Ring in the holiday season with "Christmas with The Cranktones," part of the Guitar Masters concert series, on Dec. 13 at Buck Owens' Crystal Palace. Proceeds from the show will help aid the Kern County Cancer Fund.

When some of the world’s best studio and touring musicians have a little time on their hands during Christmas break, interesting things are bound to happen. What better way to celebrate the 65th edition of Guitar Masters than to feature “Christmas with The Cranktones,” on Dec. 13, at Buck Owens’ Crystal Palace benefiting the Kern County Cancer Fund.

You see, this band only gets to play together when its members comes home for the holidays.

“Around the L.A. studio scene, many of the musicians are called to play on the same recording dates, so you get to know each other pretty well. After a while, you’re not only playing for a paycheck, but you really like to hang with each other and play for fun, too,” said lead guitarist Carl Verheyen of Supertramp during a recent visit to his Malibu home.

“It was back in the late '80s,” he explained, “and I was looking for an outlet to play a night of blues at Christmastime. It just seemed natural to try and put a few guys together that I knew and liked.”

His first call was to one of Hollywood's best-kept secrets: studio singer Craig Copeland, who's played with Chris Isaak, and The Beach Boys. Verheyen had been playing with drummers John Ferraro and Chad Wackerman since 1975, and thought it would be a kick to try an Allman Brothers-style two-drummer format. So he called them both. Ferraro had been on the road with Larry Carlton and George Benson at the time, and Wackerman had just finished a long stint with Frank Zappa.

Keyboard genius Jim Cox was next on Verheyen’s list. “As an integral part of the Cranktones, we're happy to say Jim’s four-month tour with Lyle Lovett is on holiday hiatus, so he'll be manning the Hammond B-3 for our show,” Verheyen said. Cox is no stranger to Bakersfield audiences, either. He has been on our Guitar Masters stage with John Jorgenson, and on earlier tours as a member of James Taylor’s touring group, and Lyle Lovett’s Large Band.

Rounding out the band is bassist Tom Child, whose "real job" is a music producer on Disney's Imagineering team for stage shows and all those memorable rides at the "Happiest Place on Earth."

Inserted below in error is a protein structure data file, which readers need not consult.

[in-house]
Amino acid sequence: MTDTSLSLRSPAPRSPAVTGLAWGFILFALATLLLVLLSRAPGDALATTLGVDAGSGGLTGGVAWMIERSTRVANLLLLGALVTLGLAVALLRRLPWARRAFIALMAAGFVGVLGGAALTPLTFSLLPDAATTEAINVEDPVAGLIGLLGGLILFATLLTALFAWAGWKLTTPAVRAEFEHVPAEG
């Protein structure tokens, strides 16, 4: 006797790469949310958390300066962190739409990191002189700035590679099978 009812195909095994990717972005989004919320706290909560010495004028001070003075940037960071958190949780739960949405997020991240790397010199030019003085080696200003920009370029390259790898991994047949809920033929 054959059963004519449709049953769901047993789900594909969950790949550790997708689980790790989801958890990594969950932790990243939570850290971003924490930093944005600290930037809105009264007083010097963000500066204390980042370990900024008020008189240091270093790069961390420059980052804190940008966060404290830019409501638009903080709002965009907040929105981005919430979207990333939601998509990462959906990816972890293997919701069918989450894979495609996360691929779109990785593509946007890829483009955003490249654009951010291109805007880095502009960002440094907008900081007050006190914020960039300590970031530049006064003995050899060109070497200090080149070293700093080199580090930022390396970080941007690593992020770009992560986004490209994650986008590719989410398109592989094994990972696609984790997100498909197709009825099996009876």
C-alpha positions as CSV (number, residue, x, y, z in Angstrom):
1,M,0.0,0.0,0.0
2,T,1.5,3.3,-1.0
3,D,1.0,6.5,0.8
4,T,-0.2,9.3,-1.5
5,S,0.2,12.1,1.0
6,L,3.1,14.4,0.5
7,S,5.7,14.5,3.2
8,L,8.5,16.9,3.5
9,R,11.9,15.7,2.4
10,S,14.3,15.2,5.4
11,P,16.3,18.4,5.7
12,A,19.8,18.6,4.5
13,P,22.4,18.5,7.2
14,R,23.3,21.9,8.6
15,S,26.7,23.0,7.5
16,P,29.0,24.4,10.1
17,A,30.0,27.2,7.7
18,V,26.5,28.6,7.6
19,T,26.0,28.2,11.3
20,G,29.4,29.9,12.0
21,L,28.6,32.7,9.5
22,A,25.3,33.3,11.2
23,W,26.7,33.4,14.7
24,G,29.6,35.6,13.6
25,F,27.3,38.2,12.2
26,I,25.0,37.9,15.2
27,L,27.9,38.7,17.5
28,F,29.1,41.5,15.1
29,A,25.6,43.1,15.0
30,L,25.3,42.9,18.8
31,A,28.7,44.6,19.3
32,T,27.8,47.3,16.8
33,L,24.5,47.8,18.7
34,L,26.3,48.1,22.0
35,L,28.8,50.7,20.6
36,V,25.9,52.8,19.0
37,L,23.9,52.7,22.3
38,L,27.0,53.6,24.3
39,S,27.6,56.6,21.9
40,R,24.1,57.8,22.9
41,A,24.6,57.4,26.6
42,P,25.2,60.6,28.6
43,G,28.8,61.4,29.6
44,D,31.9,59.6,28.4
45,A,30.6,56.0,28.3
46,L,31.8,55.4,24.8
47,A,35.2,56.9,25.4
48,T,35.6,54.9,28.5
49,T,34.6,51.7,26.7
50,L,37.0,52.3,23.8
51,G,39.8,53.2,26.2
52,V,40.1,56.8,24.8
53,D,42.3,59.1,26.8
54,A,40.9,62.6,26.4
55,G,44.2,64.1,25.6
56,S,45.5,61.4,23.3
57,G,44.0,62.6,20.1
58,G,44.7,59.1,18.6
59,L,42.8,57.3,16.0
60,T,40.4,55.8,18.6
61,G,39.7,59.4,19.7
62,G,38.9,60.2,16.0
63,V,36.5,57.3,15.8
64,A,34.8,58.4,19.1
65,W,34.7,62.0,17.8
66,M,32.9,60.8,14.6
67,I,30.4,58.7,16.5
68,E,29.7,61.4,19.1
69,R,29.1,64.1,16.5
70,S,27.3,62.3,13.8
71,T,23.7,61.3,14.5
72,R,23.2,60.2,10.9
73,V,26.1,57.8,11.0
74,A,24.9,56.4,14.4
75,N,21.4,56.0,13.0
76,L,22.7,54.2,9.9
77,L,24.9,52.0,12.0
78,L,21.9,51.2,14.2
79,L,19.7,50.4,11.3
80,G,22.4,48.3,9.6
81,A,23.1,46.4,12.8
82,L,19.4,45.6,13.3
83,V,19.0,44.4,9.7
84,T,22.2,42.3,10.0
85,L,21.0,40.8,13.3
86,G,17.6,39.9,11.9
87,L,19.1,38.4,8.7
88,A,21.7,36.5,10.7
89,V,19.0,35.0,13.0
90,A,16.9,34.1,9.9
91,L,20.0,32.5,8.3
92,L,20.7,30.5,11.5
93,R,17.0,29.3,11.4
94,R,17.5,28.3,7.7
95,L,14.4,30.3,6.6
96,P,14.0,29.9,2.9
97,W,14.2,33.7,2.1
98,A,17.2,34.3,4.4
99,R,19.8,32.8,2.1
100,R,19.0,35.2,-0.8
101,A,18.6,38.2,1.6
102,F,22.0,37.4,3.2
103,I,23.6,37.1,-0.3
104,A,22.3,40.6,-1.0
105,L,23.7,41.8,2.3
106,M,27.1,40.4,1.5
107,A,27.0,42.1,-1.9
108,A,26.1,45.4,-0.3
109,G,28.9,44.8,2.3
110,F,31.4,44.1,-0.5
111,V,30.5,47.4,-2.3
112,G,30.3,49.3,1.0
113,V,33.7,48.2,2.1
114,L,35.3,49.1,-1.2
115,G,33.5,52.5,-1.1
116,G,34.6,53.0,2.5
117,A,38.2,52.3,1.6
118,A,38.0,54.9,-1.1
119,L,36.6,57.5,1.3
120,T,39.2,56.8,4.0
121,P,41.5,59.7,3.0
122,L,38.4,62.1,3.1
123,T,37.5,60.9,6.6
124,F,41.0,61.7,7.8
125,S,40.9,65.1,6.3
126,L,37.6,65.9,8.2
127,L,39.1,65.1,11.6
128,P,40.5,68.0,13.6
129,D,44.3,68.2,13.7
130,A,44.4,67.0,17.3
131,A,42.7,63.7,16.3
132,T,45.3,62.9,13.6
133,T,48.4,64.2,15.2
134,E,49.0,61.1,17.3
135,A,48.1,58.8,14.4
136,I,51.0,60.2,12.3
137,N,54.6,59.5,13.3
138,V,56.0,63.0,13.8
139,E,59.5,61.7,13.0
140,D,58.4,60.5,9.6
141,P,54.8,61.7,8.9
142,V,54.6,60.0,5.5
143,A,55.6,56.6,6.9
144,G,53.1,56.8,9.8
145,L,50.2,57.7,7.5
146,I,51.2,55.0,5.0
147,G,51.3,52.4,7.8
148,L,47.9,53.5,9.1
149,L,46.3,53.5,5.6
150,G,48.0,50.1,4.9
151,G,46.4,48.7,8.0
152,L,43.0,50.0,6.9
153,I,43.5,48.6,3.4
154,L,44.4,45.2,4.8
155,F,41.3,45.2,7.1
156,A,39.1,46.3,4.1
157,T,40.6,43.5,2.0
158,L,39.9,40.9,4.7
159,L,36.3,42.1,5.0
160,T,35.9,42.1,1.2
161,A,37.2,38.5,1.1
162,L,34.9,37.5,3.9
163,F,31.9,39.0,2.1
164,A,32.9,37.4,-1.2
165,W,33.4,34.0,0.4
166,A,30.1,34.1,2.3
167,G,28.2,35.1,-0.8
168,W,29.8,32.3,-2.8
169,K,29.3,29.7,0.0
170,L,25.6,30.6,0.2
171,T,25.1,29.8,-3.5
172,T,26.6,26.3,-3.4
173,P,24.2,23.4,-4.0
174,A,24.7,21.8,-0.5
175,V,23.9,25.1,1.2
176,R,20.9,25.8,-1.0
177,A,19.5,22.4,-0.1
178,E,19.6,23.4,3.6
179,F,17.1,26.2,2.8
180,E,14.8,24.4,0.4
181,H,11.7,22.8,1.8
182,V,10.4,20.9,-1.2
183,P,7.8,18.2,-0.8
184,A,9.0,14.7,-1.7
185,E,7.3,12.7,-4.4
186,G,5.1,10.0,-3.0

“The infectious energy of old friends getting together to play music during the holiday season is really a lot of fun for us, especially when the musicianship is at such a high level,” Verheyen said proudly.

As frequent visitors to the bands’ packed-house shows at one of their only other performance venues — L.A.’s famous Baked Potato — we can attest to exactly what he means.

“Plus, it’s a very relaxed group," he said. "The guys choose a few tunes that we all love to play and that we hope will entertain the audience as well. We’re so used to playing from charts in a studio, or for a headline act in an arena somewhere, that when we have the chance to play as a group, it’s just the best!”

Each year as fall approaches, Verheyen starts thumbing through his extensive contact list of world-class musicians to see who might be available to sit in with the band for the show.

This year’s special guest happens to be the guitarist who appeared in the Cranktones' very first show, over seven years ago. Multi-Grammy winner Laurence Juber is a true guitar master, perhaps best known for his work as lead guitarist for Paul McCartney’s Wings.

However, this show is about more than just great music. Guitar Masters is again partnering with the Kern County Cancer Fund, and will donate all sponsor proceeds from the event to this worthy cause.

“KCCF provides access to resources and financial assistance to continue cancer treatments to patients, regardless of where that care is received,” explained Executive Director Michelle Avila. “We’re so pleased that Guitar Masters has chosen to partner with us for these excellent shows. The funds stay right here in Kern County and often make a critical difference to patients receiving care.”

Last year, Guitar Masters needed a larger venue to accommodate demand, so the event is now hosted at the Crystal Palace.

“Buck’s spirit is everywhere in this place," remarked Verheyen, "and the guys just love playing here.”

— Rick Kreiser is the founder of Guitar Masters concert series.

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